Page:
A Senate panel voted 15 to 7 Thursday to reduce the role of the federal government in overseeing the nation’s 100,000 public schools as part of a revamping of No Child Left Behind, the key education law.
The government would stop supervising the performance of 95 percent of the nation’s schools under a bipartisan bill crafted by Sen. Tom Harkin (D-Iowa), chairman of the Health, Education, Labor and Pensions Committee, and the ranking Republican, Sen. Mike Enzi of Wyoming.
Only 5 percent of a state’s worst-performing schools — often known as “dropout factories” — would be subject to federal oversight under the measure.
Another 5 percent of schools — those with the greatest achievement gap between students of different racial groups — would also be required to make improvements under the proposed legislation, but states would determine how to intervene in those schools.
The legislation would drop requirements that all public schools meet yearly achievement goals or face federal sanctions.
Republicans on the committee pushed to further shrink the federal role and return more authority to states and local districts. Democrats argued that the federal government must maintain oversight to ensure that struggling children get the attention and resources they need.
In an unusual political pairing, teachers unions and conservative Republicans pressured Harkin to scrap a provision that would have required schools to evaluate teachers using student test scores, classroom observations and other methods. Unions have been adamant that student test scores do not adequately reflect teacher performance.
“For 95 percent of schools, Washington is going to get out of the business of deciding who is succeeding and who is failing,” said Sen. Lamar Alexander (R-Tenn.), a committee member and former education secretary. He was among three Republicans — including Enzi and Sen. Mark Kirk (R-Ill.) — who joined with Democrats to approve the bill.
It now heads to the full Senate for a vote.
Harkin said that he wanted to keep the teacher evaluation requirement and to require states to set annual goals for student achievement but that he made the concessions to win the backing of Republicans.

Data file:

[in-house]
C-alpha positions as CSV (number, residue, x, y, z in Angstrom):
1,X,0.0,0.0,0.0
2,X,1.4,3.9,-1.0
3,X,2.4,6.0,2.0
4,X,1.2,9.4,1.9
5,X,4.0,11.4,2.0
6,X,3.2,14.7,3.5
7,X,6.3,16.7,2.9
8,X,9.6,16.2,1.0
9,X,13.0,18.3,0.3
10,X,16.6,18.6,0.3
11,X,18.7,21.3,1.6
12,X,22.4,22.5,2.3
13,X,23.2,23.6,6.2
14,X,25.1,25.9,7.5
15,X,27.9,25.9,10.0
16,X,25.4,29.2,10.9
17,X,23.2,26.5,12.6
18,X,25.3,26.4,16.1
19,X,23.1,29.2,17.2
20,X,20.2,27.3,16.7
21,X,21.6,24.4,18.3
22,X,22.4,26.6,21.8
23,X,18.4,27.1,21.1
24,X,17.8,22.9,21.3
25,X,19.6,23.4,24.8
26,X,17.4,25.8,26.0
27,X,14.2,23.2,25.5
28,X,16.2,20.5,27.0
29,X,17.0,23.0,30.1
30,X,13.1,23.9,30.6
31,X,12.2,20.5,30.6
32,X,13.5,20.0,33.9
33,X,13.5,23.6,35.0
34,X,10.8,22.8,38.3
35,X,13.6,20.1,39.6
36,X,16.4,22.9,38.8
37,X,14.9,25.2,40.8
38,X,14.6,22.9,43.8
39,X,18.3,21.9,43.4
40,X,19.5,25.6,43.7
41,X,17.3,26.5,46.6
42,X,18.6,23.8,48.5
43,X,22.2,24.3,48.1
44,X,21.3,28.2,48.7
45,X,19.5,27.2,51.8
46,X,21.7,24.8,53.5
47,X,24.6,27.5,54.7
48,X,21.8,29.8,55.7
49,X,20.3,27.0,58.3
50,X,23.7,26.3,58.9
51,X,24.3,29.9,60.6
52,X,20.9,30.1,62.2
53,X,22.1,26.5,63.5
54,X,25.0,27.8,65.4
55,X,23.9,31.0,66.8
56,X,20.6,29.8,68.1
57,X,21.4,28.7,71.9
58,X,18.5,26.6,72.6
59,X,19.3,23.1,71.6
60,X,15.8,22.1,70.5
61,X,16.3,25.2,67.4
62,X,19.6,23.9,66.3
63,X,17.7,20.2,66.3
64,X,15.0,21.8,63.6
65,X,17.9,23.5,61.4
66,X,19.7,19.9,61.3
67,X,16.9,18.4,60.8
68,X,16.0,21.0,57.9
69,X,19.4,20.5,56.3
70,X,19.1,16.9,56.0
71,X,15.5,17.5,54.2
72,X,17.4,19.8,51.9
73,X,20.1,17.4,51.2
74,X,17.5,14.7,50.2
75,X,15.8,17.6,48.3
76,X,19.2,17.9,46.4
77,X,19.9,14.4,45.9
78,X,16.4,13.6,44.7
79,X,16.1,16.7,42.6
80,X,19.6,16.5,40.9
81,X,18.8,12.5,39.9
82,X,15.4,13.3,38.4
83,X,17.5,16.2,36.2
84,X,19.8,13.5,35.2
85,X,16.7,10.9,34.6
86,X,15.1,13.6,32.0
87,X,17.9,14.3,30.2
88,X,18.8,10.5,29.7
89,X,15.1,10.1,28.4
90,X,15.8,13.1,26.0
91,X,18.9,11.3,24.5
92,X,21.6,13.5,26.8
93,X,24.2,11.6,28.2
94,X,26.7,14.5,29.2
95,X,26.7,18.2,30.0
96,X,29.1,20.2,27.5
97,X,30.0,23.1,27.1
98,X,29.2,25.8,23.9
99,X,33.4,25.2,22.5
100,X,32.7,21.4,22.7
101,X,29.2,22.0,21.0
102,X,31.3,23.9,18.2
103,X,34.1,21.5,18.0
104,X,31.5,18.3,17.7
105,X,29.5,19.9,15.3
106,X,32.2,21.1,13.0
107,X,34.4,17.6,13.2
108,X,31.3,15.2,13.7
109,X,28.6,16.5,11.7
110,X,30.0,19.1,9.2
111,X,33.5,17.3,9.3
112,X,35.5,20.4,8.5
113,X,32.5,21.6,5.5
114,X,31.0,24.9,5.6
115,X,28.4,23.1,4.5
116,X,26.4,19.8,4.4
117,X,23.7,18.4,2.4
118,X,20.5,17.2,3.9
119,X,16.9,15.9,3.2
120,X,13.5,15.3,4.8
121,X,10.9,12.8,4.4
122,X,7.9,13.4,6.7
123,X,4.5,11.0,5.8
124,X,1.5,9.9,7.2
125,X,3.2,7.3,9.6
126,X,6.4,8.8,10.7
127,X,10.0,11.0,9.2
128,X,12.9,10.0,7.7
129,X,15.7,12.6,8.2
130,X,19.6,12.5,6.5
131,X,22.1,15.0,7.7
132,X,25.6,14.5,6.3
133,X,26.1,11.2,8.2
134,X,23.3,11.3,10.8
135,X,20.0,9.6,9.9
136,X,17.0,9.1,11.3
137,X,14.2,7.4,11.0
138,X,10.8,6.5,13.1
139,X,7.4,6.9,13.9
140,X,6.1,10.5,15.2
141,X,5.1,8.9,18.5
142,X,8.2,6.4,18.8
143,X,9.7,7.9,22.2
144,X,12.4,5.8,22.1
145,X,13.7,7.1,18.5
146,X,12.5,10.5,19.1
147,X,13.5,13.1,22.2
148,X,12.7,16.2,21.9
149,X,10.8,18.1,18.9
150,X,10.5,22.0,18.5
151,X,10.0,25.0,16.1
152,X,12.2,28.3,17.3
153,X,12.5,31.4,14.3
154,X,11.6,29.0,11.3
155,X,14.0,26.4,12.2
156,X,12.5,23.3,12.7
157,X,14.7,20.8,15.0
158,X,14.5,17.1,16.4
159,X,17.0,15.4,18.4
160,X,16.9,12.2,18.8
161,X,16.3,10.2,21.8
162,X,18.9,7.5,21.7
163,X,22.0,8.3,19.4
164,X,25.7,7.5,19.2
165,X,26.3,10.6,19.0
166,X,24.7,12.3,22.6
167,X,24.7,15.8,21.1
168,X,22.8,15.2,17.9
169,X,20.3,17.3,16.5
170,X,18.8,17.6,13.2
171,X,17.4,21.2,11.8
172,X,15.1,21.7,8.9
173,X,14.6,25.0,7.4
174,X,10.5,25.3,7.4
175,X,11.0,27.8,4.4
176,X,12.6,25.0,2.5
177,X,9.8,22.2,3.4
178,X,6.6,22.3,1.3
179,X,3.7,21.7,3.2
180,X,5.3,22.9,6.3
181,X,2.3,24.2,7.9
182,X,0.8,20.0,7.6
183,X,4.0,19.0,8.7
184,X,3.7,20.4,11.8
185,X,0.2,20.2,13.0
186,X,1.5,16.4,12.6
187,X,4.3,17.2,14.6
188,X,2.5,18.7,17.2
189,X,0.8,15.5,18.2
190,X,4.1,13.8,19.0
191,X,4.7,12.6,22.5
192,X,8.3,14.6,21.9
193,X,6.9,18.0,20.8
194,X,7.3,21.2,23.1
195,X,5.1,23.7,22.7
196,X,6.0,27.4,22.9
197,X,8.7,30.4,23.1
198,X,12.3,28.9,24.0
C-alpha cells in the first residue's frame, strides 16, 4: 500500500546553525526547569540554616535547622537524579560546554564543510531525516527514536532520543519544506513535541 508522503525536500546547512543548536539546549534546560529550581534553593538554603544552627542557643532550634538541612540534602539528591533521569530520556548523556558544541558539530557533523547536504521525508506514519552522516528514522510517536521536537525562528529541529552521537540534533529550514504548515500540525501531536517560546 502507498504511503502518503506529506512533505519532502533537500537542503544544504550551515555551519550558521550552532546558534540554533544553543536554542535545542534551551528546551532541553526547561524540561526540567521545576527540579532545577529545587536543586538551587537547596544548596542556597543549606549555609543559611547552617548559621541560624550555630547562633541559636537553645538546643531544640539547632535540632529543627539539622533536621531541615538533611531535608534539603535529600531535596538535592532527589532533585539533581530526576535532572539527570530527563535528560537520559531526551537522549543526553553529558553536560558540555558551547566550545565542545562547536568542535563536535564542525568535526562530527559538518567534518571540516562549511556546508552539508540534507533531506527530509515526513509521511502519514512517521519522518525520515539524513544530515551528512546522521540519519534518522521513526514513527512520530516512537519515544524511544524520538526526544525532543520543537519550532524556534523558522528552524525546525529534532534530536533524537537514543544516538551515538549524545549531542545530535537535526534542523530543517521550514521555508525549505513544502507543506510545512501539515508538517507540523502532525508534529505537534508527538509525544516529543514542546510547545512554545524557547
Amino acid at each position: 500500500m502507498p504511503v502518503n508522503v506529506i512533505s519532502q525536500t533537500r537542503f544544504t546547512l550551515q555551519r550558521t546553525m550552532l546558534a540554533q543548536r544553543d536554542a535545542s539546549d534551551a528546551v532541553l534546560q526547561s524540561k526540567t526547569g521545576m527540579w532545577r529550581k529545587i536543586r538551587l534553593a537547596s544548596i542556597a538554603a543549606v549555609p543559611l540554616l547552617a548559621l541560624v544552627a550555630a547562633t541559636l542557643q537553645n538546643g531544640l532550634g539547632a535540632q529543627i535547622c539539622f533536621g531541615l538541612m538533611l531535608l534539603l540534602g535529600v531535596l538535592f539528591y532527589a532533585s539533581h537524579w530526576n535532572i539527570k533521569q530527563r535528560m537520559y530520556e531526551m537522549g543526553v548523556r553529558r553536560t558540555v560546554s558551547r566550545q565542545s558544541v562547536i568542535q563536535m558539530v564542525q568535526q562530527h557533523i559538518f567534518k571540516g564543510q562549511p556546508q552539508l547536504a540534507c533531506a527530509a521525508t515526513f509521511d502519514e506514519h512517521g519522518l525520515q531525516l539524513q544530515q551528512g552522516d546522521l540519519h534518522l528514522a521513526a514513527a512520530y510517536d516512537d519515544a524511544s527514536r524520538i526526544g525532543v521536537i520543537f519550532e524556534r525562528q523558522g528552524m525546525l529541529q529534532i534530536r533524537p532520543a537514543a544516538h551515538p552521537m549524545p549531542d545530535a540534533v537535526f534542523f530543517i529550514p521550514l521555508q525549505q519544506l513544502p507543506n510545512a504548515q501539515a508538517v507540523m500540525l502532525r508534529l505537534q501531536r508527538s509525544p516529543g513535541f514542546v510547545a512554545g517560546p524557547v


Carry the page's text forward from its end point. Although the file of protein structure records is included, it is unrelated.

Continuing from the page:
“I refuse to let the perfect to be the enemy of the good and for my own views to take precedent over the needs for bipartisan legislation,” Harkin said.
The bill would retain a key provision of No Child Left Behind, which requires schools to test students annually in reading and math in grades three through eight and once in high school. Schools would also be also required to break down those results by gender, racial group and English language ability.
Sen. Rand Paul (R-Ky.), elected last year with support from the tea party movement, wanted to get rid of that, too. He unsuccessfully tried to persuade the panel to roll back national education policy to 1994, when the federal role was much more limited.
Some Democrats argued that the Harkin-Enzi bill is too soft on the states and would not do enough to compel failing schools to improve.
“This is the biggest federal retreat that I think we’ve had in domestic policy that I can remember,” said Sen. Michael F. Bennet (D-Colo.), a former Denver school superintendent. “Children are being shackled to a place where they’re getting no education at all. . . . We’re holding onto one small sliver, children who are marooned, and were saying, ‘You need to do something about it if you take federal funds.’ To insist that the very bottom of the heap be dealt with is not excessive federal intervention.”
When No Child Left Behind was enacted in 2002, it marked an unprecedented reach into education by the federal government, propelled by a bipartisan alliance between President George W. Bush and the late Sen. Edward M. Kennedy (D-Mass.), who argued that states receiving federal money for education must be held accountable for results.
The law was embraced by civil rights groups that believed that struggling children were hidden from view, their test scores obscured by school averages, and that failing schools had no incentive to improve on their own.
But in the nine years since No Child Left Behind was enacted, schools, states and teachers unions have widely complained that its goals are unrealistic and the sanctions draconian.
The law was due for reauthorization four years ago.
Last month, President Obama said he was so frustrated by congressional inaction that he would direct Education Secretary Arne Duncan to waive the requirements of the law for states that embrace education policies favored by the White House. At least 39 states, in addition to the District of Columbia and Puerto Rico, intend to apply for a waiver.
Harkin, Enzi, Alexander and others in the Senate want to pass a bill by the end of the year, before the waivers are issued.
Harkin agreed to hold a hearing on the legislation next month before the bill goes to the Senate floor.